Word of the day

May 17, 2019

Pappus – the tuft of hairs on each seed of thistles, dandelions, and similar plants, which assists dispersal by the wind; a downy, bristly, or other tuft-like appendage of the achene of certain plants, as the dandelion and the thistle; an appendage or tuft of appendages that crowns the ovary or fruit in various seed plants and functions in dispersal of the fruit; the modified calyx, the part of an individual floret, that surrounds the base of the corolla tube in flower heads of the plant family Asteraceae.


Thatcher thinks

May 17, 2019


Rural round-up

May 17, 2019

Time for agricultural industry to lead the way – Anna Campbell:

It seems a long time ago that National MP Shane Ardern rode ”Myrtle”, his elderly tractor, up the parliamentary steps in protest at the proposed ”fart tax”.

That was back in 2003 and there have been many iterations of carbon reduction schemes since then with agriculture sliding along relatively unscathed. One did feel that it was only a matter of time before the grace period was over. Climate change has not gone away, a raft of regulations are on their way, but they do look a little different from what we were expecting.

The biggest difference to the current scheme versus previous schemes is the split gas regime, where methane is treated separately due to its shorter lifespan in the atmosphere – the target is a 10% reduction in biological methane emissions by 2030, with a provisional reduction of 24% to 47% by 2050. . . 

‘Major reset’ for honey industry – Yvone O’Hara:

There has been strong growth by the honey industry during the past few years but with demand and prices dropping by as much as 50% compared to the previous season, there will be belt tightening and rationalisation, Apiculture New Zealand chief executive Karin Kos says.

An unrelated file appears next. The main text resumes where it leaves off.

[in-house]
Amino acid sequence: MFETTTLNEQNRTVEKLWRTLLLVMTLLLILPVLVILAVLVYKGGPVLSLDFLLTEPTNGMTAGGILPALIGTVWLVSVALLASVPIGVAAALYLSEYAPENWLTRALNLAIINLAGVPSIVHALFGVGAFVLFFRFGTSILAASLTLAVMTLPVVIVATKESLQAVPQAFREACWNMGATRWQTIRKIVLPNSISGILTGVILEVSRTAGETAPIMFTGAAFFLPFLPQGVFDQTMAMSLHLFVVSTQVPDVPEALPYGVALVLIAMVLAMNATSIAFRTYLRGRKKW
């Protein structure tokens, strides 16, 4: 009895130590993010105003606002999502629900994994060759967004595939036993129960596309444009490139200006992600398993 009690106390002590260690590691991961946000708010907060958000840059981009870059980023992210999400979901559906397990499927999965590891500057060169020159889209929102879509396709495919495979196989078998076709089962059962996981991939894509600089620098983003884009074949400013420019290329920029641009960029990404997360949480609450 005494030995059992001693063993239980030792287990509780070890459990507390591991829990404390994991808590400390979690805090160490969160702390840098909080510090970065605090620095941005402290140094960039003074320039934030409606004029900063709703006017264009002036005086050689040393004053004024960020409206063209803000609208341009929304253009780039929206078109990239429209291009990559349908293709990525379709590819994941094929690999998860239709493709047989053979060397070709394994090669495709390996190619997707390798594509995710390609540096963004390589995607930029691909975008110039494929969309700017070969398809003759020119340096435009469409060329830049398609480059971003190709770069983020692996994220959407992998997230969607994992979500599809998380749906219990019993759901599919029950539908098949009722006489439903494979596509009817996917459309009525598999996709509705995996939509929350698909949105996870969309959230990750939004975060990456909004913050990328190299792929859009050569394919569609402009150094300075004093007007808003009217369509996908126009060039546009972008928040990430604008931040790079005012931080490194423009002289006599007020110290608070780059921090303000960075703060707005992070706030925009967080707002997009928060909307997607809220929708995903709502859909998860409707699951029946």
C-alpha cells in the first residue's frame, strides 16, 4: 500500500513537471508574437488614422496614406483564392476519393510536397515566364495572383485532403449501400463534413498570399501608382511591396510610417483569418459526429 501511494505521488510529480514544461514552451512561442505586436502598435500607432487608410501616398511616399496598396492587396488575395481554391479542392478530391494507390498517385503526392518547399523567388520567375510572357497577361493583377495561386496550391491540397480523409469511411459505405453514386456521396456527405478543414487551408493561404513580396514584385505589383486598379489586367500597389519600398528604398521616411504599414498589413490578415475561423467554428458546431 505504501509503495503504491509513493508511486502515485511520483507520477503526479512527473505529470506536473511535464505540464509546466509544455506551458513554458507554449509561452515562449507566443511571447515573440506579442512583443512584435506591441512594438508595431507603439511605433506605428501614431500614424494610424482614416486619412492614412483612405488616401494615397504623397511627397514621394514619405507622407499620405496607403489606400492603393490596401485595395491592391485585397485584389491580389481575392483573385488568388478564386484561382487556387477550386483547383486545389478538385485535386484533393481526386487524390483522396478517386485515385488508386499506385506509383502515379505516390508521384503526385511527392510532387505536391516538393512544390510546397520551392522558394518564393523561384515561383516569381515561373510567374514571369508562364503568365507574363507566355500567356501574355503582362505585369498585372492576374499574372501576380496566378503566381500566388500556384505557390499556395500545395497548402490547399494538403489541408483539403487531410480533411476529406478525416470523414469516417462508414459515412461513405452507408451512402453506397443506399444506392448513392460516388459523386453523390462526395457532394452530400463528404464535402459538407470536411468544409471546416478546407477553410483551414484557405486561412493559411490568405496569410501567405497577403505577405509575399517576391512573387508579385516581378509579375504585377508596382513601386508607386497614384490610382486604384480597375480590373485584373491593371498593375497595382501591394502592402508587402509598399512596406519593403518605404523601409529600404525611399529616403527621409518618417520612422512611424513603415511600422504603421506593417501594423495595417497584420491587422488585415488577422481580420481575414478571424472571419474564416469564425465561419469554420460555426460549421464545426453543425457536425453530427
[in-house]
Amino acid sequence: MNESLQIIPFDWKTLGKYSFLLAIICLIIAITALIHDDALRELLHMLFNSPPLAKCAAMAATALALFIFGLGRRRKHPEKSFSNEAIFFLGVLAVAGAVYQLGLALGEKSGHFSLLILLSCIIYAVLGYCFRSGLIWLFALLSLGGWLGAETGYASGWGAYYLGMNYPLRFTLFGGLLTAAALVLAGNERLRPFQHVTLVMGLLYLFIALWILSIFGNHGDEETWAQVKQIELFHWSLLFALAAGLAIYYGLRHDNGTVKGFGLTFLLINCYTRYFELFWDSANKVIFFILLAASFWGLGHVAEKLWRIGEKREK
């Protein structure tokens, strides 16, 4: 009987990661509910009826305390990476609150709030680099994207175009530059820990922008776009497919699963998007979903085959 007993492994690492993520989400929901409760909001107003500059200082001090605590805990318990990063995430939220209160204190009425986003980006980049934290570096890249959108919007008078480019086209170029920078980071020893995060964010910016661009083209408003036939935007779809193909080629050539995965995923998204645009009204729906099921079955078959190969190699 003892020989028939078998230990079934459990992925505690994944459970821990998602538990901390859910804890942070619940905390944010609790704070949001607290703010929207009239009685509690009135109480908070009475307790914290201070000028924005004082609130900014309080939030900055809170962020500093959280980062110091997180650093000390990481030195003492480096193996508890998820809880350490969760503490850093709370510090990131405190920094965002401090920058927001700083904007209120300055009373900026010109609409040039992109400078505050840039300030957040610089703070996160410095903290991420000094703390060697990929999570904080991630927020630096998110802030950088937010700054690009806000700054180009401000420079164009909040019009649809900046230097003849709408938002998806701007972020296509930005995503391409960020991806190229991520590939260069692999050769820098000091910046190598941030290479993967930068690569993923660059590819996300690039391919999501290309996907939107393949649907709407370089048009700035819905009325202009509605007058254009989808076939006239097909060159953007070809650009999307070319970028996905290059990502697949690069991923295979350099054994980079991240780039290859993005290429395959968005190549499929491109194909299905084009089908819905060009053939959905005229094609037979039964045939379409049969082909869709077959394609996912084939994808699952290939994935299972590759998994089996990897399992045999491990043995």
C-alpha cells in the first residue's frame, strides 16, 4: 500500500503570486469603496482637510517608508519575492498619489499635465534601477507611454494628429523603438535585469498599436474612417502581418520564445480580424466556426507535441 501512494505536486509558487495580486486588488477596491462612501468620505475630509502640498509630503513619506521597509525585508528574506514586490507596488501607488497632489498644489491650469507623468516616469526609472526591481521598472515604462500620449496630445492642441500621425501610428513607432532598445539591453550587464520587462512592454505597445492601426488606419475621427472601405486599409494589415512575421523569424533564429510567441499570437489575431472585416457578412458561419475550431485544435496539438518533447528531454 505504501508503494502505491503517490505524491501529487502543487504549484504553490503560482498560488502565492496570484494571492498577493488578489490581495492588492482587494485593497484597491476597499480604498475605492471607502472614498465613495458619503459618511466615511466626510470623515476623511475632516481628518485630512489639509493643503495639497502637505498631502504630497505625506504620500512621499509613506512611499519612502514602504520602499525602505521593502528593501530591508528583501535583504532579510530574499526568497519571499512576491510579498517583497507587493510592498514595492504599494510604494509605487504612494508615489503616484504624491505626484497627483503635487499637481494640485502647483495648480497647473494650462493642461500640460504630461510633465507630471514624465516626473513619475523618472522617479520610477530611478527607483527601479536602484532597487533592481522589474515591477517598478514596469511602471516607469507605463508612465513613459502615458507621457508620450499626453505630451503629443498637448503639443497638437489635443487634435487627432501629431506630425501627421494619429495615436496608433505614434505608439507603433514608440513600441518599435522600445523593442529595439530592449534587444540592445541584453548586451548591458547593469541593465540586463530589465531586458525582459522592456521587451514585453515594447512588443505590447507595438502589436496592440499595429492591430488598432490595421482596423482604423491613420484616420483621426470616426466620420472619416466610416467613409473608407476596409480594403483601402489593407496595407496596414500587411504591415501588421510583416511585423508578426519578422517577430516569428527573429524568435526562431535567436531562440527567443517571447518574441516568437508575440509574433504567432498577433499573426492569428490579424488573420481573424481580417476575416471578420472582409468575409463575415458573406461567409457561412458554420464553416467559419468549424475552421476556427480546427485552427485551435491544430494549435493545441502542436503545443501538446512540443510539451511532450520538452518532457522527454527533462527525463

She said the strong growth and good returns in the past few years had attracted a lot of new entrants to the industry.

However, the domestic and international markets have been ”a bit sluggish”. . . 

Katie Milne responds to Shane Jones’ claim that farmers are ‘moaners‘:

Farmers have come under fire this week from MP Shane Jones, who says they need to stop “bitching and moaning”. Jones launched into farmers while talking to host Jamie Mackay on The Country yesterday. But what do farmers say in response? Mackay catches up with one of Jones’ targets, Federated Farmers president Katie Milne, who says the urban/rural divide has damaged people’s opinions of farmers.

“I don’t like the term ‘whingeing’,” says Katie Milne. “But we do like to highlight and try to talk to the issues that do affect us that people do have control over.”

The Federated Farmers president is responding to claims from the Minister of Forestry and Regional Economic Development Shane Jones that farmers are moaners. . . 

Facts ‘overrated’ in farming’s fight for social licence – Glen Herud:

There’s the “thing” and there’s the perception of the “thing” and they are not the same thing.

You could say, there’s the “dairy farm” and there’s the perception of the “dairy farm” and they are not the same thing.

You can change the thing but that doesn’t necessarily change the perception of the thing. . .